Default mode dysfunction underpins suicidal activity in mood disorders

Gin S. Malhi, Pritha Das, Tim Outhred, Richard A. Bryant, Vince Calhoun, J. John Mann

Research output: Contribution to journalArticlepeer-review


Background Suicide is a serious and not uncommon consequence of mood disorders that occurs primarily when individuals are depressed. Understanding the neurobiology of suicidal activity (thoughts or behaviors) is likely to facilitate prevention.Method Seventy-nine adult depressed mood disorder patients (MDP), of which 25 had attempted suicide at least once, and 66 healthy controls (HC) participated in this study. Resting-state functional MRI was used to identify neural activity differences between suicide attempters (SA) and non-attempters (NA). Specifically, differences were examined in functional connectivity both within and between four large cognitive networks [Executive Control (ECN), Default Mode (DMN), Salience (SN), and Basal Ganglia (BGN)] and their respective associations with suicidal activity.Results Compared to HCs, patients had greater posterior DMN activity, but less activity in the BGN, and less low-frequency spectral power in the dorso-medial DMN. Furthermore, increased posterior DMN activity in SA was associated with recent suicidal activity, whereas NA had reduced BGN activity and less dorso-medial DMN spectral power, the latter being associated with lifelong suicidal thinking. SA also had greater activity in midline circuitry compared to both HC and NA, and the pattern of BGN and DMN co-activity differed between SA and NA.Conclusions DMN engagement raises the possibility that suicidal activity in mood disorder patients may be a consequence of impaired self-referential thought processing. Furthermore, differential BGN and DMN co-activation according to suicide attempt status suggests that attempting suicide perhaps alters cognitive flexibility. These insights are potentially useful for understanding the neural basis of suicide activity.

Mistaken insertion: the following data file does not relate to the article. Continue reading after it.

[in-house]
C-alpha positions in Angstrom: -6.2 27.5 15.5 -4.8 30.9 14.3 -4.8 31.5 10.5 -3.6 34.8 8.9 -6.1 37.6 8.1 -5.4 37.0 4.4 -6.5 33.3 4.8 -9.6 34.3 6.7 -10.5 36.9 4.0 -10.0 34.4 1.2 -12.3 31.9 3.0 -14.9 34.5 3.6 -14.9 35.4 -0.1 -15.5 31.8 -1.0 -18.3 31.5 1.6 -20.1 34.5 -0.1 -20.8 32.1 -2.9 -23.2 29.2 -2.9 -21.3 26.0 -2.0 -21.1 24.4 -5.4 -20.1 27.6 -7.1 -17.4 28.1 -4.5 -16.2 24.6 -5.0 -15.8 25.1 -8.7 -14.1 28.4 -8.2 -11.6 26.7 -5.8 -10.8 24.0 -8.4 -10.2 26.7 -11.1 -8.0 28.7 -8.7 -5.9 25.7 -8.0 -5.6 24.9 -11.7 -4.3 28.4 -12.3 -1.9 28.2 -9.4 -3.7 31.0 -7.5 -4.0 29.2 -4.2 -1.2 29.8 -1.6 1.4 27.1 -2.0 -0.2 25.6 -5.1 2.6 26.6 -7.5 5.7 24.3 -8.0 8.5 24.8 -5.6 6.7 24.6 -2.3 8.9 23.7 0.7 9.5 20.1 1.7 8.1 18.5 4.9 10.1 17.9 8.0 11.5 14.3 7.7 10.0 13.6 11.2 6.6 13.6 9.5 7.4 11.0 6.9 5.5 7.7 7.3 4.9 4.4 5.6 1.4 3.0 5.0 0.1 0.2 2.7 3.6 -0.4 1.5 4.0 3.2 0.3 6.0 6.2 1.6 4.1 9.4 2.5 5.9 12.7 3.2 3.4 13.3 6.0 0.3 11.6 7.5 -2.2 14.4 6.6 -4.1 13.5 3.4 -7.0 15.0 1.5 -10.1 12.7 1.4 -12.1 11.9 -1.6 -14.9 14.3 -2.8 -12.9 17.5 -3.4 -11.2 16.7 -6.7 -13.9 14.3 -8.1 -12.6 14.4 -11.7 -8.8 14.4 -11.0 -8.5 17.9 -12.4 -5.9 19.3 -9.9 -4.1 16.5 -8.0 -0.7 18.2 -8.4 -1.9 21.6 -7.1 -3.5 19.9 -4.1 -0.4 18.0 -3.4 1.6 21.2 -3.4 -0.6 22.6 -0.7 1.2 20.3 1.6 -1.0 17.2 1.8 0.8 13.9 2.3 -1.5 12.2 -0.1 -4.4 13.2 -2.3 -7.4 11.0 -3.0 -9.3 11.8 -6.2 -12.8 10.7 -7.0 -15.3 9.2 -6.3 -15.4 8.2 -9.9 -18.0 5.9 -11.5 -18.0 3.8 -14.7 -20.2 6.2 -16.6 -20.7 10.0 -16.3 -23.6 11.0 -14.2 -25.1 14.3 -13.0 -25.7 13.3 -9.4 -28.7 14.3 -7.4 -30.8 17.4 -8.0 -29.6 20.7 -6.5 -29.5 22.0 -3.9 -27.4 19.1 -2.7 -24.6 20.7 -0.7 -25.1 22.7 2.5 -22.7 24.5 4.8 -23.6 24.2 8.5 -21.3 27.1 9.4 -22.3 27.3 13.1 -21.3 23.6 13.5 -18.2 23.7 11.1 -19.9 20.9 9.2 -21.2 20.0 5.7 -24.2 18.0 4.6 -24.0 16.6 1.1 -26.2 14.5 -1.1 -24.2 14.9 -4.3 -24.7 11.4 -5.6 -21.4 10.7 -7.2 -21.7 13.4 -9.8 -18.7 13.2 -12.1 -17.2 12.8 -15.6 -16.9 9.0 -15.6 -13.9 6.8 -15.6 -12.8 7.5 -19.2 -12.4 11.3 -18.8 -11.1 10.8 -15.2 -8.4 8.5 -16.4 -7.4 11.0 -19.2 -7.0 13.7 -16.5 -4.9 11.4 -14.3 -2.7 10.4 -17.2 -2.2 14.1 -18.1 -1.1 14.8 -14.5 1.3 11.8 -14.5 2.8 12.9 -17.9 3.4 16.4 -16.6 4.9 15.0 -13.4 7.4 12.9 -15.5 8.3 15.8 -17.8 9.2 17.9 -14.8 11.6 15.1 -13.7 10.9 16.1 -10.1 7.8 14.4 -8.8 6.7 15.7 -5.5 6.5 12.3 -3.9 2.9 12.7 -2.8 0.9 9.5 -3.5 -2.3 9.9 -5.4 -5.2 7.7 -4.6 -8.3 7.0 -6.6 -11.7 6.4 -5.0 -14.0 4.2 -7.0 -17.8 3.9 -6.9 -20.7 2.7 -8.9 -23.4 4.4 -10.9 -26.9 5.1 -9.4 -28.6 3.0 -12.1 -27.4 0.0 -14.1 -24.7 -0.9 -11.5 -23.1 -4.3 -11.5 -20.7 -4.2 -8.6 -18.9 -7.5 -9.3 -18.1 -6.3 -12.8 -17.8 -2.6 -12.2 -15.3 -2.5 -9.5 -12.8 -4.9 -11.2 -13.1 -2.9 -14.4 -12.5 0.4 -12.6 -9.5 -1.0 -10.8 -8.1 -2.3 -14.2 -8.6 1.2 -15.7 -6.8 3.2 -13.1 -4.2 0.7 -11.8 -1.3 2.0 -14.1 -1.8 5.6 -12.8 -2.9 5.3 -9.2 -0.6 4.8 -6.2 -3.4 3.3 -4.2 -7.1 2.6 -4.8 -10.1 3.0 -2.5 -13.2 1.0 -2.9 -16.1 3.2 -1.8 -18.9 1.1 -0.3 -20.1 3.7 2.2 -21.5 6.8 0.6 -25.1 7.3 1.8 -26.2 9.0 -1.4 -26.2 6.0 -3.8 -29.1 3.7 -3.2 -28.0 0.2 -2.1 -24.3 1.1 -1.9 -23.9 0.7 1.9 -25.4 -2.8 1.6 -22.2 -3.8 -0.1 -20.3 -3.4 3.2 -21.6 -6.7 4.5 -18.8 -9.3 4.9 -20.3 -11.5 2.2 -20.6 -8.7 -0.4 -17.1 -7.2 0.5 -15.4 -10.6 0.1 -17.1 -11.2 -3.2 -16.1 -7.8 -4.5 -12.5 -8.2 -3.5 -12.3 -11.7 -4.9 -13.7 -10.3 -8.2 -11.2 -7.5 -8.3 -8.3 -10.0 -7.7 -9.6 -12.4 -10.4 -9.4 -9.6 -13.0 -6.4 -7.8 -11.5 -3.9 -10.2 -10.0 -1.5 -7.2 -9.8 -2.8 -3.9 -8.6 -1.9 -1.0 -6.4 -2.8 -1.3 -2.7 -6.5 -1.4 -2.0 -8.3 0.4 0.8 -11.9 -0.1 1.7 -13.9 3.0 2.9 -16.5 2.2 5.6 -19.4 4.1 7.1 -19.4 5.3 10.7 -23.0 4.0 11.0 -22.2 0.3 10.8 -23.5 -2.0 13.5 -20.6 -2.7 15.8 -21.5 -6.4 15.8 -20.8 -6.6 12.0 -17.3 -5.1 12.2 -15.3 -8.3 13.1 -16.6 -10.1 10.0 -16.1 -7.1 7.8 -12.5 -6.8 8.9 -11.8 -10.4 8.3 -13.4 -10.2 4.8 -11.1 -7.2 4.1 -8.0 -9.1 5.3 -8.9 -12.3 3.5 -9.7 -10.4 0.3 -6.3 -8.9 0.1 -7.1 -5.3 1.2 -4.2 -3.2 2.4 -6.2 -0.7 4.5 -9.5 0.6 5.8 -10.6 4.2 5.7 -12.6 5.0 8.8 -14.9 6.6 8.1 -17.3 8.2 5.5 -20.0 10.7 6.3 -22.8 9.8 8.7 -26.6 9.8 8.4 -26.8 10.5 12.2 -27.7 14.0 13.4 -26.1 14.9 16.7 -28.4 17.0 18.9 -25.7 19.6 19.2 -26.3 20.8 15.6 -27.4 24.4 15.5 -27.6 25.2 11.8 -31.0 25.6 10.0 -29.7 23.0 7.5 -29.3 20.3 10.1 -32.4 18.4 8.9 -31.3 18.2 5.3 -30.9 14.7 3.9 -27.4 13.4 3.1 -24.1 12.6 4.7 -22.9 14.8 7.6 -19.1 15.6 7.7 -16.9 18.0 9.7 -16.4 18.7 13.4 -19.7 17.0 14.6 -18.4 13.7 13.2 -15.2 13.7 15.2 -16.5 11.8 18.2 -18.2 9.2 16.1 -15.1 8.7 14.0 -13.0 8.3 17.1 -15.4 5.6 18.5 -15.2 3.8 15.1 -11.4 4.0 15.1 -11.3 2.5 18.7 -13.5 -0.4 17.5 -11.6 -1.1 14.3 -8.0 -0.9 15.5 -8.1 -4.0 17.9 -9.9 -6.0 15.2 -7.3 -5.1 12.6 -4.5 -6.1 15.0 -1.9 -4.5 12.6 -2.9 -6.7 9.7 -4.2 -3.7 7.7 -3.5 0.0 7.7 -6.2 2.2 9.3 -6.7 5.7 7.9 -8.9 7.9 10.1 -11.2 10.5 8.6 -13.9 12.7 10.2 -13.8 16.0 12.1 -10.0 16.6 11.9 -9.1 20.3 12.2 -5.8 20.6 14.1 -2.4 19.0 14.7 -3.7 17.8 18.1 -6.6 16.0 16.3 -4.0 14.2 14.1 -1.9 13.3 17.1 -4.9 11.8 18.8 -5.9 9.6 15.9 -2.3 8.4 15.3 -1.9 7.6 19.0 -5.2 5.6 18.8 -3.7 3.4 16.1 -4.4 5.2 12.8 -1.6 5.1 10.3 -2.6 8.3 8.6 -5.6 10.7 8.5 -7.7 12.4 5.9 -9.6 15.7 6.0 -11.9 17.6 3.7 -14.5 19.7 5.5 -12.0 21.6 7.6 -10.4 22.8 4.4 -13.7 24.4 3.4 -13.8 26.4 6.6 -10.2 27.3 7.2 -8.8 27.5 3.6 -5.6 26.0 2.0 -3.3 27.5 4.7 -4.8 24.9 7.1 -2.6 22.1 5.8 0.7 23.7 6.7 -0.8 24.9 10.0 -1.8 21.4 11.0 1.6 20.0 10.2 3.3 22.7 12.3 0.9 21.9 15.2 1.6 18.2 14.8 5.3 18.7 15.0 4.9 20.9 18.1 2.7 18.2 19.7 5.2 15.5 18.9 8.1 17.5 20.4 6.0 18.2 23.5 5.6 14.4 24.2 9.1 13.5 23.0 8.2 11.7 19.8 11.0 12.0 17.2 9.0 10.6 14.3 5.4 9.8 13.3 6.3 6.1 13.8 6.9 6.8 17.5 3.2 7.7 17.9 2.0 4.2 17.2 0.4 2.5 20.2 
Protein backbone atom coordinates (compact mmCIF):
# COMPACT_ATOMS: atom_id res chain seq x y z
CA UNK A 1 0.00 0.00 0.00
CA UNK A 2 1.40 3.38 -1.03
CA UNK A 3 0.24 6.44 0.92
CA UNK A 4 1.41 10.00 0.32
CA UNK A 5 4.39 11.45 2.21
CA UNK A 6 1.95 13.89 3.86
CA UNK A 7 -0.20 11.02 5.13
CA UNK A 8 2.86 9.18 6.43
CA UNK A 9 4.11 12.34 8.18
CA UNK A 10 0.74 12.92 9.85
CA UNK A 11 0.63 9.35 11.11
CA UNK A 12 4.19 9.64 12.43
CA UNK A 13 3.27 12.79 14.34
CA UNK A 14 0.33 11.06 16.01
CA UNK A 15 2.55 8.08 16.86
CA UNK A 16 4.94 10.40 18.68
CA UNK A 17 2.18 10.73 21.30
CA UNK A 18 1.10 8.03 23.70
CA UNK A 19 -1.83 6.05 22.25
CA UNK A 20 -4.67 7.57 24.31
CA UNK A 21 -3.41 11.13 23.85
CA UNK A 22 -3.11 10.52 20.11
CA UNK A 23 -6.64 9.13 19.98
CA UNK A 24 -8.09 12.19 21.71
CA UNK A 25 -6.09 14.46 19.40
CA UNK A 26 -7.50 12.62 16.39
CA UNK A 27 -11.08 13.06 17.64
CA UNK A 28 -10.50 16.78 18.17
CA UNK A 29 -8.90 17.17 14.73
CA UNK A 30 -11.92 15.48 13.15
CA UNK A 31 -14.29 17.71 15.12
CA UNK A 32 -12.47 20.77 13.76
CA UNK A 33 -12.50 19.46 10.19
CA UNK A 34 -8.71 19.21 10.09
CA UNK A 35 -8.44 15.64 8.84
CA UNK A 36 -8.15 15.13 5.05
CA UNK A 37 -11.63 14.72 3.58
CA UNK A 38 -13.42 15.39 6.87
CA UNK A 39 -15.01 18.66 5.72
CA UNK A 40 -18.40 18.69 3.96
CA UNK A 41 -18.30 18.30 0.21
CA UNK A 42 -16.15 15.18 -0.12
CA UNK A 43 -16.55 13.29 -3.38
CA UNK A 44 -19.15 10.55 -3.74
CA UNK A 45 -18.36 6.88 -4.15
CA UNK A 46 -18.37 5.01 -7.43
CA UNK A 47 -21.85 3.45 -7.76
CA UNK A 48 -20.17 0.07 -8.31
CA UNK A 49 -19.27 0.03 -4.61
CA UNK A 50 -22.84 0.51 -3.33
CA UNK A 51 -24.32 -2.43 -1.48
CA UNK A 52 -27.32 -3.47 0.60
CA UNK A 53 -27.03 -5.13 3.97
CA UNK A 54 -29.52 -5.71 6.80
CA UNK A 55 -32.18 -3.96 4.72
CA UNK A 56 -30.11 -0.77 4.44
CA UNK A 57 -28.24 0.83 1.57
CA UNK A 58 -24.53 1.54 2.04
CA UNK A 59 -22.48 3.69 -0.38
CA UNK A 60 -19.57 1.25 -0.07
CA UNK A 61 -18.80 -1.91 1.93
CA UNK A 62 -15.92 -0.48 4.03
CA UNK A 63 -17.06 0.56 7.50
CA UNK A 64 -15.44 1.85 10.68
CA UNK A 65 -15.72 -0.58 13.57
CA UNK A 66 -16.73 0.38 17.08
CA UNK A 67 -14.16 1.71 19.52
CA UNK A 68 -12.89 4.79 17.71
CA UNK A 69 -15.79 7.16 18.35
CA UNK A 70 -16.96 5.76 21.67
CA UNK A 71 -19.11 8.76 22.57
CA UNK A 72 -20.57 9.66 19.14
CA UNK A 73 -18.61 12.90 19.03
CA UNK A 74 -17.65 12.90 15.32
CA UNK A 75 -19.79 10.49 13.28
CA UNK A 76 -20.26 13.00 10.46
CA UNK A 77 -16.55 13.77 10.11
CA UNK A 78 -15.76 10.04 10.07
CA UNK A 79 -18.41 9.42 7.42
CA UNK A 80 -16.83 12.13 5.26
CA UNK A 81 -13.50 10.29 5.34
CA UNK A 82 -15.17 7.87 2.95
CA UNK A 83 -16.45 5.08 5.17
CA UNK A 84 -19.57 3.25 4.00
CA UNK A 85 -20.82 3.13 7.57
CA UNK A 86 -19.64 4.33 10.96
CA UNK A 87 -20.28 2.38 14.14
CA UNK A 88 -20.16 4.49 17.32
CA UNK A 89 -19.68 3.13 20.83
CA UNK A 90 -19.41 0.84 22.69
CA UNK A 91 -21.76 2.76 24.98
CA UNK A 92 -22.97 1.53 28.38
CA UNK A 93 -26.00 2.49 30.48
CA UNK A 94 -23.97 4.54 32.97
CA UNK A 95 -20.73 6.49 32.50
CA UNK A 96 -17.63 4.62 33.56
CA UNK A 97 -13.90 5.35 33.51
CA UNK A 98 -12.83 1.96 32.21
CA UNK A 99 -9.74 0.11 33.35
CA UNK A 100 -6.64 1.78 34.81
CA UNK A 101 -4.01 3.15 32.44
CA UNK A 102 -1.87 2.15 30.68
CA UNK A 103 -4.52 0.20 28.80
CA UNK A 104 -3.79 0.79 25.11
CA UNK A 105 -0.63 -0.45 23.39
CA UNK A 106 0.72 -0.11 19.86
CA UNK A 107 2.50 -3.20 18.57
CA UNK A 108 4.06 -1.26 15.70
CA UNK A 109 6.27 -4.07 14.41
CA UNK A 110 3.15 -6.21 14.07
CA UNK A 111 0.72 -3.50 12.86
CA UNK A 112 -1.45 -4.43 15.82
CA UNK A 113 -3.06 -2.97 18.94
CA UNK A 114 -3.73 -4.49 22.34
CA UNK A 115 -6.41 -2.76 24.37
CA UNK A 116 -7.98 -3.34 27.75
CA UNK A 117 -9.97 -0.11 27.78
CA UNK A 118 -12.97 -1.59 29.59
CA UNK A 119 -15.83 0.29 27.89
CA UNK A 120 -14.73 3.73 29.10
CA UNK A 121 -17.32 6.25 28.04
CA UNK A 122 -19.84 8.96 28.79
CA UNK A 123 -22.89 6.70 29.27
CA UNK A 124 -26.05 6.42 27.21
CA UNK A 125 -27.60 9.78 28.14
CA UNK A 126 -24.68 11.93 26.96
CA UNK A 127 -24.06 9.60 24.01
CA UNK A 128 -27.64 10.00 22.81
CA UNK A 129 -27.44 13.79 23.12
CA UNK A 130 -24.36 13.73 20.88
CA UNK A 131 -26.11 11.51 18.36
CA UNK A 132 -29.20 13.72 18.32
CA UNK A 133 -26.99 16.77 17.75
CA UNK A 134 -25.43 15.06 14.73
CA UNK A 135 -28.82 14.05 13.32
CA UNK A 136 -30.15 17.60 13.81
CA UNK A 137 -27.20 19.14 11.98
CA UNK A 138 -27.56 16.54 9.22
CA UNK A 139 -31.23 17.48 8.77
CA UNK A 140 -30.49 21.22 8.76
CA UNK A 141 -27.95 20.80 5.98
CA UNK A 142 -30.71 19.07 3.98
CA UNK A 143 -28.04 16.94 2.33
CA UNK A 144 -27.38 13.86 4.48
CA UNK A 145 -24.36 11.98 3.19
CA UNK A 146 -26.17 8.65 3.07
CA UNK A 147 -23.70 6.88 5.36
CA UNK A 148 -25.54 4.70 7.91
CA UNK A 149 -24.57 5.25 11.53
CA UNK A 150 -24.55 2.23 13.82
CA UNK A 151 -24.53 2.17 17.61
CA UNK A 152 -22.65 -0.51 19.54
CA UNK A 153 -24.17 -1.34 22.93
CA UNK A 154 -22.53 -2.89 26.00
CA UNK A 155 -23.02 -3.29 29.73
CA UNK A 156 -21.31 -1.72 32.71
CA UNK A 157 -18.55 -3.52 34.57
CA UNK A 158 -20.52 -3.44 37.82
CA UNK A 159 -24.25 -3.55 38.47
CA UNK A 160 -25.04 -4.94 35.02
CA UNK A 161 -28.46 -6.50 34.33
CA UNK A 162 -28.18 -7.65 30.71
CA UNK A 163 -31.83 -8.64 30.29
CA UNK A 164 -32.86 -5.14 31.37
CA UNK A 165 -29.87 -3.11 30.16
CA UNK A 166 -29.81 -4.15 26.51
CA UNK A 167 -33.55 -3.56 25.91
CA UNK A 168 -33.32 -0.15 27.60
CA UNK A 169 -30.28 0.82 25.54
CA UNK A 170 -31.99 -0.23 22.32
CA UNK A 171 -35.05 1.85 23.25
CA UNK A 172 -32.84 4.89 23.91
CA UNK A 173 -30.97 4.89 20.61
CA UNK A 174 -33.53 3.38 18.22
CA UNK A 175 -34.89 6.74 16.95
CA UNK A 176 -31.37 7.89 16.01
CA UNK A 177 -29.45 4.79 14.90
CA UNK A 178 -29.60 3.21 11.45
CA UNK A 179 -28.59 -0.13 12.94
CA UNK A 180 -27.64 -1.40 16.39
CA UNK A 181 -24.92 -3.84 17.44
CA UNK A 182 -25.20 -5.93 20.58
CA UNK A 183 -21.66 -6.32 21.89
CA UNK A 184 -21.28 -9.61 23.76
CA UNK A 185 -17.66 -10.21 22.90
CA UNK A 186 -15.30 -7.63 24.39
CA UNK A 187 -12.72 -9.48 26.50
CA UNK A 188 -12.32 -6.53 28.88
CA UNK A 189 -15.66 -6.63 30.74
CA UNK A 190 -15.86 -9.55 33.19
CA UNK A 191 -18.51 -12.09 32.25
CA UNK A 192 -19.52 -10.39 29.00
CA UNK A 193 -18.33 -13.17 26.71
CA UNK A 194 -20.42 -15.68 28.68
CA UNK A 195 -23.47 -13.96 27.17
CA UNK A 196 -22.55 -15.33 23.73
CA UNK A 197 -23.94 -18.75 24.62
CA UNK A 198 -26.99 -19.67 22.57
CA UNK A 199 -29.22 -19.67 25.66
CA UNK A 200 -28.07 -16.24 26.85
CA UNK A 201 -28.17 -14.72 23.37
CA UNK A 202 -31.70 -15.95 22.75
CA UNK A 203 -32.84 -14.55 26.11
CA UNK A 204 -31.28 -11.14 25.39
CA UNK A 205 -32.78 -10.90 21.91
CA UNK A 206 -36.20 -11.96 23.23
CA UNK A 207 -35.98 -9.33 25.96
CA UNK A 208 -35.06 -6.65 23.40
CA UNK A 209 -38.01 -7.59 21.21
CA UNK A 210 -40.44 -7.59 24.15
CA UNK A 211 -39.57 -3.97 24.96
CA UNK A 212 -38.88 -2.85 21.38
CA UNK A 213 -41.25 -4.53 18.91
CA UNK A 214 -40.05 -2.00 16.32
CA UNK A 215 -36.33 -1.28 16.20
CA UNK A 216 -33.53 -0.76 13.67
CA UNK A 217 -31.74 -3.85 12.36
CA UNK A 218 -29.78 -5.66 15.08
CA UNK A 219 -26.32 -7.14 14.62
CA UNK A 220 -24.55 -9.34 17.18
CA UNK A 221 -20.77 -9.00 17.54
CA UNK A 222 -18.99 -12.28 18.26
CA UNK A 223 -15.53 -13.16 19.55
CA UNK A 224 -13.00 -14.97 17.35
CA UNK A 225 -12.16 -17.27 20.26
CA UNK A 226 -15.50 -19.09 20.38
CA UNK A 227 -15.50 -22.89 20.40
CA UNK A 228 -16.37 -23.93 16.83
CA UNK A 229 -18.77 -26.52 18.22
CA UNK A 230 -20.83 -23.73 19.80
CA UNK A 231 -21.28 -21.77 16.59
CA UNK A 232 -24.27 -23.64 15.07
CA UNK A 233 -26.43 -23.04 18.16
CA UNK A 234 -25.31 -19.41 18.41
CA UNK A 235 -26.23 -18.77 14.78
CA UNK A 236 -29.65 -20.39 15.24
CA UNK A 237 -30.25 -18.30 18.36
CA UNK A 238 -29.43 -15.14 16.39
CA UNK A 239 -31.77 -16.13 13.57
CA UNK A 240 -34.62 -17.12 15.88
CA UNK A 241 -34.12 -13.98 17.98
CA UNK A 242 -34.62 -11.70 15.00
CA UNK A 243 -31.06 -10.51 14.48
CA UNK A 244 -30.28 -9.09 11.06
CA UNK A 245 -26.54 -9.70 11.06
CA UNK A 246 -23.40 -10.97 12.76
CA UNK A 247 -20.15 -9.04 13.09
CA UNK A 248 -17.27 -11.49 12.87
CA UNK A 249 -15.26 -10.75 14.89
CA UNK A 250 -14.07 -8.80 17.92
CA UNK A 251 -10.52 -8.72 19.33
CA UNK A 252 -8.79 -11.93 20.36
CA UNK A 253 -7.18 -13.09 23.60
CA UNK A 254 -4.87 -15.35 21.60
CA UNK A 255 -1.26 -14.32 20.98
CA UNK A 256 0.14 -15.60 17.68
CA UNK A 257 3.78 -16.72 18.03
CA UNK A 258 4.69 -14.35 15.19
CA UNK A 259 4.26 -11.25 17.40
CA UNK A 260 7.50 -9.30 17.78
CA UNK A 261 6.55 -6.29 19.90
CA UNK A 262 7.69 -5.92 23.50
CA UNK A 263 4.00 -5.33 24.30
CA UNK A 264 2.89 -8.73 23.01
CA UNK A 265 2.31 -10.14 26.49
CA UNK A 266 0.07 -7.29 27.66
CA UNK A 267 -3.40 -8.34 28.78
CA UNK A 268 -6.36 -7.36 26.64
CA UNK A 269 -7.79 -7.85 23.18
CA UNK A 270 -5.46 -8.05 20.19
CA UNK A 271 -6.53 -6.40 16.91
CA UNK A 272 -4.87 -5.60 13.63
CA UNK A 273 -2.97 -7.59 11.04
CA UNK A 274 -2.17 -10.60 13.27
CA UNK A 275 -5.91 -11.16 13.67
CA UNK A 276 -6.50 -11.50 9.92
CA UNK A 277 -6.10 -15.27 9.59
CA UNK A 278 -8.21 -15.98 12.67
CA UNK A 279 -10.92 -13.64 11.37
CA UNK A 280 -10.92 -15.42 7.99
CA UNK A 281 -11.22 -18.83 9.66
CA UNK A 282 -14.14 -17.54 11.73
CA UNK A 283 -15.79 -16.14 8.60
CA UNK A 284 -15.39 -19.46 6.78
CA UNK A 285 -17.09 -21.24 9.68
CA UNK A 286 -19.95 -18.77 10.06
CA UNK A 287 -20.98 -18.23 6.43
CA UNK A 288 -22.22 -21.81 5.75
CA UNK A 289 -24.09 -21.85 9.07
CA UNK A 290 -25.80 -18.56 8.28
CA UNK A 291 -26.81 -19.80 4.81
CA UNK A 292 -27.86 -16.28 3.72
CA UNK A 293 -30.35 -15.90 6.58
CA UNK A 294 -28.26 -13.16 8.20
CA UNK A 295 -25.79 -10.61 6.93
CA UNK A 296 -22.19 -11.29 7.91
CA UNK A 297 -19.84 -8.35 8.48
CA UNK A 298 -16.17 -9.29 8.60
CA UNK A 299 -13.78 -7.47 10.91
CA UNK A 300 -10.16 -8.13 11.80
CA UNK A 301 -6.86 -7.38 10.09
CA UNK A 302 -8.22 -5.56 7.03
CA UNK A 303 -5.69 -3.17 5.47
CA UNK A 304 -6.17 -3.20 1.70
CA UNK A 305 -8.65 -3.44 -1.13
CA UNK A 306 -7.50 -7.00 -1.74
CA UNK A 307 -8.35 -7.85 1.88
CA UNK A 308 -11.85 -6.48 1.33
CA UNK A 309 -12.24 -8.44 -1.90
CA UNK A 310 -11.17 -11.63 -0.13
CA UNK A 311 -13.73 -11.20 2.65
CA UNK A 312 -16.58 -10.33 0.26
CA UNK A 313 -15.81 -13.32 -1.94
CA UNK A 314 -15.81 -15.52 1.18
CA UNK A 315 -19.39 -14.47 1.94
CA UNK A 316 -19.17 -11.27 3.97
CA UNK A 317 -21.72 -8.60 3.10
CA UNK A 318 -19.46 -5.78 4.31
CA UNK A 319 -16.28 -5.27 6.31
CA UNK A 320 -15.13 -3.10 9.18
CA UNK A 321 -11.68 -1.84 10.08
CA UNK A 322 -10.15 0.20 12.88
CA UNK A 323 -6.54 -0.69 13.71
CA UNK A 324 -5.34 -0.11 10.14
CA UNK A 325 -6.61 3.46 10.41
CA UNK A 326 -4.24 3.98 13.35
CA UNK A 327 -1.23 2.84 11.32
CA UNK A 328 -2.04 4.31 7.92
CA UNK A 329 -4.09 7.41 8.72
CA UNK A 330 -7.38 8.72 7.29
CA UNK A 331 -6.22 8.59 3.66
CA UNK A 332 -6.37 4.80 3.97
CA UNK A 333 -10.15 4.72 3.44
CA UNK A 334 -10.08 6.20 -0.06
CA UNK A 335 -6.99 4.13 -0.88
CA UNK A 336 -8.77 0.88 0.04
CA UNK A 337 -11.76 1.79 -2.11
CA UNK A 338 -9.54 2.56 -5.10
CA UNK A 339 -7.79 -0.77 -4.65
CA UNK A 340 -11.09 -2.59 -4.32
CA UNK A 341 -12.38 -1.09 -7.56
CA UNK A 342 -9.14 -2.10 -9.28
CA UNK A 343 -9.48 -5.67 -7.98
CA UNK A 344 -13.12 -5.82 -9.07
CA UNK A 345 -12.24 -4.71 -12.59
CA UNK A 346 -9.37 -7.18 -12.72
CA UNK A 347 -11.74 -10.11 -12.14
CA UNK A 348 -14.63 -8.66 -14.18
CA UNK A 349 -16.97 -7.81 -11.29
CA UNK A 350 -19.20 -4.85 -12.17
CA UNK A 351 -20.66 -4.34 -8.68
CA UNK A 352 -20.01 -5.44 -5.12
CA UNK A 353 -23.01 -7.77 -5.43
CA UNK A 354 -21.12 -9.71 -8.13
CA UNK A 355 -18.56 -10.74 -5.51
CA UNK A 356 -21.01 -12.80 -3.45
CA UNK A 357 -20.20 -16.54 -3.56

Original languageEnglish (US)
Pages (from-to)1214-1223
Number of pages10
JournalPsychological medicine
Issue number7
StatePublished - May 1 2020
Externally publishedYes


  • Depression
  • fMRI
  • independent component analysis
  • mood disorders
  • resting state
  • suicide

ASJC Scopus subject areas

  • Applied Psychology
  • Psychiatry and Mental health

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